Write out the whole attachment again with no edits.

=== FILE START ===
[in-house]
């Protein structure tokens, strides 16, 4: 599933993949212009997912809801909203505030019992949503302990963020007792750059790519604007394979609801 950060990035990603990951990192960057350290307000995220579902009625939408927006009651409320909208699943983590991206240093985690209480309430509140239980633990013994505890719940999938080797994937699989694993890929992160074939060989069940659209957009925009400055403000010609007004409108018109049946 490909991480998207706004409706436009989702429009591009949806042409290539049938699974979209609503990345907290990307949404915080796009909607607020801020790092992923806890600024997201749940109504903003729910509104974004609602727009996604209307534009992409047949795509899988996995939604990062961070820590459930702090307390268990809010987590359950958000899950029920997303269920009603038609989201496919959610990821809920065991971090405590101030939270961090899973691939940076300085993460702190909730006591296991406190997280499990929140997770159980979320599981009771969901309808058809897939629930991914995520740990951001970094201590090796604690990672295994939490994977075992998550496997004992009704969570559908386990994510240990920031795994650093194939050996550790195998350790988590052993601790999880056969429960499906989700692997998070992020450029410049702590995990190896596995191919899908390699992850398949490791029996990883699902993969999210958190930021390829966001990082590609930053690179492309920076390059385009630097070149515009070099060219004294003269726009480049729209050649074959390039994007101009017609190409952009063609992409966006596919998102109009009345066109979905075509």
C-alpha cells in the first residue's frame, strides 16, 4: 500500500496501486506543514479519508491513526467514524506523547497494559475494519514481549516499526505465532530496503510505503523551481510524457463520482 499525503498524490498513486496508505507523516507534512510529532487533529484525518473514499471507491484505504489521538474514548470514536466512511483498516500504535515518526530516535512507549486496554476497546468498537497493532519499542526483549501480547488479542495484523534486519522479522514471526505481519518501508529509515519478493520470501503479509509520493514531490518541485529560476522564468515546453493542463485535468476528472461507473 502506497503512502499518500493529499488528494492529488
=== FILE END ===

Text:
[in-house]
């Protein structure tokens, strides 16, 4: 599933993949212009997912809801909203505030019992949503302990963020007792750059790519604007394979609801 950060990035990603990951990192960057350290307000995220579902009625939408927006009651409320909208699943983590991206240093985690209480309430509140239980633990013994505890719940999938080797994937699989694993890929992160074939060989069940659209957009925009400055403000010609007004409108018109049946 490909991480998207706004409706436009989702429009591009949806042409290539049938699974979209609503990345907290990307949404915080796009909607607020801020790092992923806890600024997201749940109504903003729910509104974004609602727009996604209307534009992409047949795509899988996995939604990062961070820590459930702090307390268990809010987590359950958000899950029920997303269920009603038609989201496919959610990821809920065991971090405590101030939270961090899973691939940076300085993460702190909730006591296991406190997280499990929140997770159980979320599981009771969901309808058809897939629930991914995520740990951001970094201590090796604690990672295994939490994977075992998550496997004992009704969570559908386990994510240990920031795994650093194939050996550790195998350790988590052993601790999880056969429960499906989700692997998070992020450029410049702590995990190896596995191919899908390699992850398949490791029996990883699902993969999210958190930021390829966001990082590609930053690179492309920076390059385009630097070149515009070099060219004294003269726009480049729209050649074959390039994007101009017609190409952009063609992409966006596919998102109009009345066109979905075509």
C-alpha cells in the first residue's frame, strides 16, 4: 500500500496501486506543514479519508491513526467514524506523547497494559475494519514481549516499526505465532530496503510505503523551481510524457463520482 499525503498524490498513486496508505507523516507534512510529532487533529484525518473514499471507491484505504489521538474514548470514536466512511483498516500504535515518526530516535512507549486496554476497546468498537497493532519499542526483549501480547488479542495484523534486519522479522514471526505481519518501508529509515519478493520470501503479509509520493514531490518541485529560476522564468515546453493542463485535468476528472461507473 502506497503512502499518500493529499488528494492529488